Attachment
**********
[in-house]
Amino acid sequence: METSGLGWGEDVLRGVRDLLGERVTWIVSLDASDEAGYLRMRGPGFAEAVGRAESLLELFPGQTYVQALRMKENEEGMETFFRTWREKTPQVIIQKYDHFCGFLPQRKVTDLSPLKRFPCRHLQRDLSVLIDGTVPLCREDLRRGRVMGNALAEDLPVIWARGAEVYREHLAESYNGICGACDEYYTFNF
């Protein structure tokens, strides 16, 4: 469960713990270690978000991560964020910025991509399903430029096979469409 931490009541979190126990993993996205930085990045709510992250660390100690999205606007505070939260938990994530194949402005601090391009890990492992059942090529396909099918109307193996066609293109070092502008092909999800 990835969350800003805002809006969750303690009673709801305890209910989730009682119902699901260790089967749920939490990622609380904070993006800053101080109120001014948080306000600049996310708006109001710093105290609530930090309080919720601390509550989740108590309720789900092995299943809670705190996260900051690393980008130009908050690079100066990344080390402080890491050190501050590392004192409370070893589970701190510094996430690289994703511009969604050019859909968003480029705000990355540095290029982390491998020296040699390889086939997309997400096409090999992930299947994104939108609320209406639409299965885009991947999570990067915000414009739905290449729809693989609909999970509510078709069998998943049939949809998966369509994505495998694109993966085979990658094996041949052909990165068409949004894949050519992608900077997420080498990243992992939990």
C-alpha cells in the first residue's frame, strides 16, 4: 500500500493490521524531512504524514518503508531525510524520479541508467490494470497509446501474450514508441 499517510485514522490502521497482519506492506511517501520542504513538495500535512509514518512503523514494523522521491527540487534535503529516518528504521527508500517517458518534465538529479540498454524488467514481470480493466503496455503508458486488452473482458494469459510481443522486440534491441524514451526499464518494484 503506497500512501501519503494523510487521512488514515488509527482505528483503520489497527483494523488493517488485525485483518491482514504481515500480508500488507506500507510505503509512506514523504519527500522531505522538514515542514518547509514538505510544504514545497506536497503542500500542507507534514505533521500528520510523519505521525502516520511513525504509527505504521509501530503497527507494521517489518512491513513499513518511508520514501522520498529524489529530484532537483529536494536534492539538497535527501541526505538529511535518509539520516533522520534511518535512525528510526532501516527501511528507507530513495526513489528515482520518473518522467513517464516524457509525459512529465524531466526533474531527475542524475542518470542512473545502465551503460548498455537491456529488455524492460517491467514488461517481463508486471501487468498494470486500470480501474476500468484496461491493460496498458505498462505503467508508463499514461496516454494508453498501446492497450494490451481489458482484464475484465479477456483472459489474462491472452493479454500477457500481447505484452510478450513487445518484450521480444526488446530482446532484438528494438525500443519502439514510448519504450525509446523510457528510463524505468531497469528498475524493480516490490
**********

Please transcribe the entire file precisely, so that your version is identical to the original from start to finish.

[in-house]
Amino acid sequence: METSGLGWGEDVLRGVRDLLGERVTWIVSLDASDEAGYLRMRGPGFAEAVGRAESLLELFPGQTYVQALRMKENEEGMETFFRTWREKTPQVIIQKYDHFCGFLPQRKVTDLSPLKRFPCRHLQRDLSVLIDGTVPLCREDLRRGRVMGNALAEDLPVIWARGAEVYREHLAESYNGICGACDEYYTFNF
């Protein structure tokens, strides 16, 4: 469960713990270690978000991560964020910025991509399903430029096979469409 931490009541979190126990993993996205930085990045709510992250660390100690999205606007505070939260938990994530194949402005601090391009890990492992059942090529396909099918109307193996066609293109070092502008092909999800 990835969350800003805002809006969750303690009673709801305890209910989730009682119902699901260790089967749920939490990622609380904070993006800053101080109120001014948080306000600049996310708006109001710093105290609530930090309080919720601390509550989740108590309720789900092995299943809670705190996260900051690393980008130009908050690079100066990344080390402080890491050190501050590392004192409370070893589970701190510094996430690289994703511009969604050019859909968003480029705000990355540095290029982390491998020296040699390889086939997309997400096409090999992930299947994104939108609320209406639409299965885009991947999570990067915000414009739905290449729809693989609909999970509510078709069998998943049939949809998966369509994505495998694109993966085979990658094996041949052909990165068409949004894949050519992608900077997420080498990243992992939990």
C-alpha cells in the first residue's frame, strides 16, 4: 500500500493490521524531512504524514518503508531525510524520479541508467490494470497509446501474450514508441 499517510485514522490502521497482519506492506511517501520542504513538495500535512509514518512503523514494523522521491527540487534535503529516518528504521527508500517517458518534465538529479540498454524488467514481470480493466503496455503508458486488452473482458494469459510481443522486440534491441524514451526499464518494484 503506497500512501501519503494523510487521512488514515488509527482505528483503520489497527483494523488493517488485525485483518491482514504481515500480508500488507506500507510505503509512506514523504519527500522531505522538514515542514518547509514538505510544504514545497506536497503542500500542507507534514505533521500528520510523519505521525502516520511513525504509527505504521509501530503497527507494521517489518512491513513499513518511508520514501522520498529524489529530484532537483529536494536534492539538497535527501541526505538529511535518509539520516533522520534511518535512525528510526532501516527501511528507507530513495526513489528515482520518473518522467513517464516524457509525459512529465524531466526533474531527475542524475542518470542512473545502465551503460548498455537491456529488455524492460517491467514488461517481463508486471501487468498494470486500470480501474476500468484496461491493460496498458505498462505503467508508463499514461496516454494508453498501446492497450494490451481489458482484464475484465479477456483472459489474462491472452493479454500477457500481447505484452510478450513487445518484450521480444526488446530482446532484438528494438525500443519502439514510448519504450525509446523510457528510463524505468531497469528498475524493480516490490